Since the arrival of high deductible health insurance plans (HDHP) coupled with tax preferred spending accounts (SA) on to the employee benefits scene nearly 22 years ago, a number of “best practices” have emerged to assist employers and brokers/consultants in deploying them. These types of plans, often referred to as “consumer driven health” plans…or CDH, have five (5) specific employer best practices I have developed for successful introduction/open enrollment of such plans.
(Note: The three (3) prevailing tax preferred spending accounts typically coupled with high deductible plans, are Flexible Spending Accounts (FSA), Health Reimbursement Arrangements (HRA), and Health Savings Accounts (HSA).)
Here are my employer best practices for introduction and open enrollment of CDH plans…
1. Generous/Attractive HDHP plan design – if coupling with an HSA, the ideal plan design consists of deductible only, no coinsurance or post deductible copays. If coupling with an HRA, there are more design considerations relative to copays and coinsurance.
2. Competitive/generous employer contribution amounts – In order to mitigate the relatively higher exposure associated with higher deductible plans, ideally employers provide some level of funding in the spending account(s). As a point of reference, the 2017 national annual average for HSA contribution amounts was $608 for single coverage, $1,086 for family coverage*. (Note: the 2019 maximum allowable HSA contribution amounts are $3,500 (single coverage); $7,000 (family coverage).
Since unused HRA allocations can return in part or whole to the employer, HRA amounts tend to be higher than the aforementioned HSA amounts, which remain with the employee whether spent or not. (Note: 2017 HRA averages were $1,351 single/$2,44 family*.)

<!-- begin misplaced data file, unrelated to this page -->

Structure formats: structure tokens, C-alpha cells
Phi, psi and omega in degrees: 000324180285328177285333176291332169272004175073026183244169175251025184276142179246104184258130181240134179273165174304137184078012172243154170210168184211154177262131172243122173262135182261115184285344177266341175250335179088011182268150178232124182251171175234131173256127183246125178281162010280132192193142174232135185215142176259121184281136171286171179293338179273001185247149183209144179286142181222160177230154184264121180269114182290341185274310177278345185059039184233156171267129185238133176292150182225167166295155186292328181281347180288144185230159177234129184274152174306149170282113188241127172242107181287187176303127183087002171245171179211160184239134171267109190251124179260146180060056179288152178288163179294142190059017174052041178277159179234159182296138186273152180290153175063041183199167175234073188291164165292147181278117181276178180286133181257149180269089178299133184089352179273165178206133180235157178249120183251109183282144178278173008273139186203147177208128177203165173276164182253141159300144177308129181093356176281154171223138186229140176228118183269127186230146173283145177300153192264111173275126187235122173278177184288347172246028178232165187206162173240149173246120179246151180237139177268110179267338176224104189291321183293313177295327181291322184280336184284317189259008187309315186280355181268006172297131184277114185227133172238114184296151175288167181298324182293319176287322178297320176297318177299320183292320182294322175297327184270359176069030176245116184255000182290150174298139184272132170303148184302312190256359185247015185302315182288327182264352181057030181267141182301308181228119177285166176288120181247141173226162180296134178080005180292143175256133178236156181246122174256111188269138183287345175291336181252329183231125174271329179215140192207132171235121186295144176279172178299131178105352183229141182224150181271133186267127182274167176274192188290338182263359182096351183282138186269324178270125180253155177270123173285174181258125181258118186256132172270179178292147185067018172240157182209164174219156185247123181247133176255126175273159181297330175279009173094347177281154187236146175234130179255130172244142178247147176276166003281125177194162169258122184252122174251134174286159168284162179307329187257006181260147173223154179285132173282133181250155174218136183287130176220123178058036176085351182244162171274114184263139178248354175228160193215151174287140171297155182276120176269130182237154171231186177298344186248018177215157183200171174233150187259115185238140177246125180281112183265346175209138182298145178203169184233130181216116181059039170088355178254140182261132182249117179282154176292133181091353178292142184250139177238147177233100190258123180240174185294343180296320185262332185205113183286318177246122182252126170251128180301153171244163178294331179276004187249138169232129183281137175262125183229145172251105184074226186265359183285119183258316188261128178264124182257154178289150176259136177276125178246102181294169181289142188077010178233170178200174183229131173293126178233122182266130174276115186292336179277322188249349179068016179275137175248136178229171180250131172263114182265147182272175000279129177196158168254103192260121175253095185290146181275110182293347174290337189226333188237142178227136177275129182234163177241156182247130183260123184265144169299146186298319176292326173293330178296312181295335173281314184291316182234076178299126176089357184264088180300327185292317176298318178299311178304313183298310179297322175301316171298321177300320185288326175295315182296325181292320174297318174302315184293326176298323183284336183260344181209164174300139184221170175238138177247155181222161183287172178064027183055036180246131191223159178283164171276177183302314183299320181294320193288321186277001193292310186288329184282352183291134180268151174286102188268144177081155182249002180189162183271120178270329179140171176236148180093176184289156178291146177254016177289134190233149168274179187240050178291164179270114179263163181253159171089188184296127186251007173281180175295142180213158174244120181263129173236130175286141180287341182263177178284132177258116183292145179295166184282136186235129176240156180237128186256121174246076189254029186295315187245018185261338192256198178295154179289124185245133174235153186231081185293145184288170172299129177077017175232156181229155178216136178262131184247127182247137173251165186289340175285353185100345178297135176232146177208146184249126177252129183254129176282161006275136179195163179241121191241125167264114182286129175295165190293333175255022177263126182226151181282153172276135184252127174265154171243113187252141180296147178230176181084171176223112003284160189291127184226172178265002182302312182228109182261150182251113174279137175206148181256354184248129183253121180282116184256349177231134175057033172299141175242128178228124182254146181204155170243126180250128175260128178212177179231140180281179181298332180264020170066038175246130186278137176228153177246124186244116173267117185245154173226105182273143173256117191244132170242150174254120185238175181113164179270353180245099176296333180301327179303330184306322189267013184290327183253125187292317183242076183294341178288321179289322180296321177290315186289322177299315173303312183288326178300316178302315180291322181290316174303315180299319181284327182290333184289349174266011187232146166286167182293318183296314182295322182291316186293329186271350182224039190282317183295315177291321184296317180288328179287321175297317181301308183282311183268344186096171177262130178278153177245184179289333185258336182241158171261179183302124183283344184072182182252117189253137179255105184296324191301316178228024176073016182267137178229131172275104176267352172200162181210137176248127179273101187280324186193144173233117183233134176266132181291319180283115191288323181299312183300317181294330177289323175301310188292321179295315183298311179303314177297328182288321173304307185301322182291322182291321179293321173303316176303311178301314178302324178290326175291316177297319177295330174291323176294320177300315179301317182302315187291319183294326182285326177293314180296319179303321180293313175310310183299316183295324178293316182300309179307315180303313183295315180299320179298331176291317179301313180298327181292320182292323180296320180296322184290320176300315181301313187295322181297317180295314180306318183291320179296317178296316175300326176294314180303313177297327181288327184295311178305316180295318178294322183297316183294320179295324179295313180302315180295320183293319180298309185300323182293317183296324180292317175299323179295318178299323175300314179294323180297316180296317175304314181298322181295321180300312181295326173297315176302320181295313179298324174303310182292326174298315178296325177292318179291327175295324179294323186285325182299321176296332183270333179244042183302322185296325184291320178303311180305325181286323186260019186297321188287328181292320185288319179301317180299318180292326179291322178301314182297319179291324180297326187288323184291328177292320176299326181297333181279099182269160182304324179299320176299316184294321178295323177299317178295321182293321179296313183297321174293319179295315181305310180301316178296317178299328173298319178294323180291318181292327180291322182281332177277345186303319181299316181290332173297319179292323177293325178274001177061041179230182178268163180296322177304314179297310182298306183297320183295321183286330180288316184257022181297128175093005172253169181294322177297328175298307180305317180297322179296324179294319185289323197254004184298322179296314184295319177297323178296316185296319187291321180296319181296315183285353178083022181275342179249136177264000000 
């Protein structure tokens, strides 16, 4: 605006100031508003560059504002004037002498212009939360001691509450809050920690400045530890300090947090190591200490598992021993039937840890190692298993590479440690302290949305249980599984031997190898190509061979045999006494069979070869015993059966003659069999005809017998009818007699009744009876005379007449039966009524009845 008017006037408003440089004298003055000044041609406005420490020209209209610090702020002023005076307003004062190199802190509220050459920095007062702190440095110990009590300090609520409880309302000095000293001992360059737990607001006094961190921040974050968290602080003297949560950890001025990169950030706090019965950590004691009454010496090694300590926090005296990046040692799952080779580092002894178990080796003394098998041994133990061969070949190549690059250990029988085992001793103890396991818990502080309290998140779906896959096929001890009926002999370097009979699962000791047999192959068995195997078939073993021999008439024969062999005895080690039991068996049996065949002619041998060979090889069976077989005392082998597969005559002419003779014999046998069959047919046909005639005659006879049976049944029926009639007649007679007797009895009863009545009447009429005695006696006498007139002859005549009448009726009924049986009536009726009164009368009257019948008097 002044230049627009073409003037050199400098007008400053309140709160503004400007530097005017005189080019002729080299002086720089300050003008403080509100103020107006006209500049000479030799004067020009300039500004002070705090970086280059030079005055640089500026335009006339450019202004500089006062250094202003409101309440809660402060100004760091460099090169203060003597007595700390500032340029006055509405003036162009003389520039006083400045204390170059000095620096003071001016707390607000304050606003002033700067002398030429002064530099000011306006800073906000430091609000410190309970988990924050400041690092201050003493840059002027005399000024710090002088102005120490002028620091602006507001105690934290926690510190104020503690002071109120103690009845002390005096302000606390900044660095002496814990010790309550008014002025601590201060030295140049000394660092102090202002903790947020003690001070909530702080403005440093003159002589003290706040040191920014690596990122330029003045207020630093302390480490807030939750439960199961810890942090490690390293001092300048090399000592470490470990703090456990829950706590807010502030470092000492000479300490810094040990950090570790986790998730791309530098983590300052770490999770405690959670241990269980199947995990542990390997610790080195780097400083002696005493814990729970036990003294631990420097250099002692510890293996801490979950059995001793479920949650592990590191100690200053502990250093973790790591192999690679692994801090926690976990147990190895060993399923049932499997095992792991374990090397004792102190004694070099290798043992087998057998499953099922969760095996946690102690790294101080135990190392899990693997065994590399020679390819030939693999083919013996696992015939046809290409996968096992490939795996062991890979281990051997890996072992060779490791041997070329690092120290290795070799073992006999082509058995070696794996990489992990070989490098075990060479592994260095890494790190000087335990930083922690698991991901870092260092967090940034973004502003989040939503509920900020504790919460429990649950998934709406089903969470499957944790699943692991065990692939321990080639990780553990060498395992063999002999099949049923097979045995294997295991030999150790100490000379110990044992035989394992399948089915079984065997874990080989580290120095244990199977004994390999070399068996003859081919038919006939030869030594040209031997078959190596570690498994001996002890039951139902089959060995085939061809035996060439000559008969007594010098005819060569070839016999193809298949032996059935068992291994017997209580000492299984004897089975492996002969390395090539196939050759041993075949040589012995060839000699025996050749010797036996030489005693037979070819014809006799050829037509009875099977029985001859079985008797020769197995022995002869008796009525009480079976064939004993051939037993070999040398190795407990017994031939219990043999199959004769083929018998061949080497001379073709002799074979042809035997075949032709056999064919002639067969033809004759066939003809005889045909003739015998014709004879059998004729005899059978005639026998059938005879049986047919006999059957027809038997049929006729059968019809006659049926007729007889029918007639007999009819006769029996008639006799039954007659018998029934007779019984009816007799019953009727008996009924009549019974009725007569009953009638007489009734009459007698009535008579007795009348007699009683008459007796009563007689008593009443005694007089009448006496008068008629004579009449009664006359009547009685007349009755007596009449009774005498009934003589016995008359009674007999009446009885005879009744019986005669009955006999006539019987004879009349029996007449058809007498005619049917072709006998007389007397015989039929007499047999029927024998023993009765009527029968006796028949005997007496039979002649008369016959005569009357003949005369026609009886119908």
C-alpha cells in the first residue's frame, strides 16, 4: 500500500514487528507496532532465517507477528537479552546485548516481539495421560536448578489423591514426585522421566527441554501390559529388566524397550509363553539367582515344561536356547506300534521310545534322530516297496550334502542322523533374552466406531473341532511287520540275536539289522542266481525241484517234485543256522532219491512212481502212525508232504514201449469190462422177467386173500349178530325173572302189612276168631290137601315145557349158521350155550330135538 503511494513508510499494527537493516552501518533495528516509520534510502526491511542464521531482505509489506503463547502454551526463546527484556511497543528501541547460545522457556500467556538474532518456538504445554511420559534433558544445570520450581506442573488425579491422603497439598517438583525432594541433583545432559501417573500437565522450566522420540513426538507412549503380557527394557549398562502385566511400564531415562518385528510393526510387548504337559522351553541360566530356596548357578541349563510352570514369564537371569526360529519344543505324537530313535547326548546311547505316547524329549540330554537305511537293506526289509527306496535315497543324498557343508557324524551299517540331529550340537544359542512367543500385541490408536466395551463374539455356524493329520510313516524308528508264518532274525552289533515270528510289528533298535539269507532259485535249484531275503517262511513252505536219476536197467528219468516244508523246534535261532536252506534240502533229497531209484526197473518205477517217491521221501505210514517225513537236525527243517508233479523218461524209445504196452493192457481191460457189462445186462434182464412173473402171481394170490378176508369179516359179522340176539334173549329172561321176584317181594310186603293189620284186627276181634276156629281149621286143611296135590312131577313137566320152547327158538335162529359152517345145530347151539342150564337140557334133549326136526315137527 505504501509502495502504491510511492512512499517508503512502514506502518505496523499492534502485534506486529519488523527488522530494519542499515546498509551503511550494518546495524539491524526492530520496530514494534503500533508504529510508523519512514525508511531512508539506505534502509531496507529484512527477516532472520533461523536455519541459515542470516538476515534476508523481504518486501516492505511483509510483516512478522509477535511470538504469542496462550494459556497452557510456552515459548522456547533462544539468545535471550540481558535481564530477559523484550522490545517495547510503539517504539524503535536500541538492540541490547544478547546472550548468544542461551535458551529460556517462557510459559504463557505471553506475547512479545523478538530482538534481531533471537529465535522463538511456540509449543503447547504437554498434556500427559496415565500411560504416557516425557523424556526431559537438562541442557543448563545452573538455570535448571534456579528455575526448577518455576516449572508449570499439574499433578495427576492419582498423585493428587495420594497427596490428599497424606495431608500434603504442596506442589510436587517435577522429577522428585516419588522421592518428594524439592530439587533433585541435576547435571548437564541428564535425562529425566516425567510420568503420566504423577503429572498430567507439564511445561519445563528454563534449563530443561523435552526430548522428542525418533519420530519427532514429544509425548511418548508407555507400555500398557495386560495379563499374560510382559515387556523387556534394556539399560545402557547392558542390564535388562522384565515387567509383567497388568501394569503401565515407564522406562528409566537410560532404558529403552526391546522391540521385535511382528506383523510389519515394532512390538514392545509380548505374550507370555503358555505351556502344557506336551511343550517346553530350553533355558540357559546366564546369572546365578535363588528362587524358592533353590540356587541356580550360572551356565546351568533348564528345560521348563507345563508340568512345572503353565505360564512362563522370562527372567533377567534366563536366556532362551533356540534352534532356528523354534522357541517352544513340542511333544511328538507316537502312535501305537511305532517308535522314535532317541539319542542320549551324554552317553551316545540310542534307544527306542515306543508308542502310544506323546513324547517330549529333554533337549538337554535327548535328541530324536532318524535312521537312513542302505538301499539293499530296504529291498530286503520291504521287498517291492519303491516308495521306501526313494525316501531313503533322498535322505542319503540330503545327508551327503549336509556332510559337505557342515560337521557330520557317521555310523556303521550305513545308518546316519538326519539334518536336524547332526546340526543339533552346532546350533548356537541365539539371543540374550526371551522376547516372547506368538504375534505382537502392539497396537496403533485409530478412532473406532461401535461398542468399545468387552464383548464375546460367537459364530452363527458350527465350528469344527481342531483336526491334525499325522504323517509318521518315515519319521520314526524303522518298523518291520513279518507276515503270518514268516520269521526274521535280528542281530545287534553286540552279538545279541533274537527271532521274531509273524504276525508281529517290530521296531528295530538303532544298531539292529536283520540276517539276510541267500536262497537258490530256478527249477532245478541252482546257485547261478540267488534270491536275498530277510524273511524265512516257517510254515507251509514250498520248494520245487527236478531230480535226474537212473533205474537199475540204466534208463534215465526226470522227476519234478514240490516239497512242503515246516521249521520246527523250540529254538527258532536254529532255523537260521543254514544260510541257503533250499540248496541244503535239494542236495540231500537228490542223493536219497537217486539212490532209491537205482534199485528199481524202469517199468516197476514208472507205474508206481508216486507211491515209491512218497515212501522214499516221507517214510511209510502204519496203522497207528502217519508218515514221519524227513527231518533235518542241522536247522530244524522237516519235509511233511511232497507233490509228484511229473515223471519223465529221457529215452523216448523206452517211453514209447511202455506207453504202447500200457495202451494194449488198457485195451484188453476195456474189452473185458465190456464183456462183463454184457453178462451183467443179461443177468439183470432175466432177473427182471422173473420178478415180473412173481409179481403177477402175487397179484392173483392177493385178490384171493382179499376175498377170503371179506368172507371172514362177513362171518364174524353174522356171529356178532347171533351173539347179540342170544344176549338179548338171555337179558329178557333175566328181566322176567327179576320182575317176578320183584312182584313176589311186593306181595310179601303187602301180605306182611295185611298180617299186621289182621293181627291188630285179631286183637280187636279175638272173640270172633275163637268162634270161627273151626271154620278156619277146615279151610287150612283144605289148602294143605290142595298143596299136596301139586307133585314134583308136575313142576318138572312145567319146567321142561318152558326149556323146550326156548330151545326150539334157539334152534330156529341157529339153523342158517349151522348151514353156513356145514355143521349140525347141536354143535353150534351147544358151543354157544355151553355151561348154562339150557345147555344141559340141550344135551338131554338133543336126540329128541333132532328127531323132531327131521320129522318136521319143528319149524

3. Employee education/engagement on the HDHP/Spending Account – employees need to understand how the HDHP operates, how the spending account complements the insurance plan(s), and most importantly, how to maximize use of the healthcare system and keep more money in their pocket!. These sessions can be done on a group, individual, or combination basis.
4. Reputable/low cost HSA custodian and/or third party administrator – almost every bank and credit union in the U.S. offers some type of HSA offering, and there are TPAs aplenty to do FSA and/or HRA administration. Some are better, and less expensive, than others, so it pays to shop and compare service providers.
5. Meaningful (at least 25%) premium differential between the HDHP/Spending Account option(s) and any available traditional/copay plan option(s) – if the HDHP/SA plan is offered in conjunction with other, traditional/copay plans, it’s best to have a lower employee premium contribution for the HDHP/SA option(s) to incentivize take up rates.
* Source: Kaiser Family Foundation; Average Annual Employer Contributions to HSA and HRA accounts, 2017
CDH plans have been in existence for nearly 22 years, and we have plenty of data to support the contention that these types of plans save employers and employees money! And when coupled with a partially self-funded arrangement at the employer level, the realized savings remain with the employer. If you’re not sure if your organization is “CDH ready”, here’s a readiness checklist to assist you – https://sstevenshealthcare.blogspot.com/2013/11/is-your-company-cdh-ready.html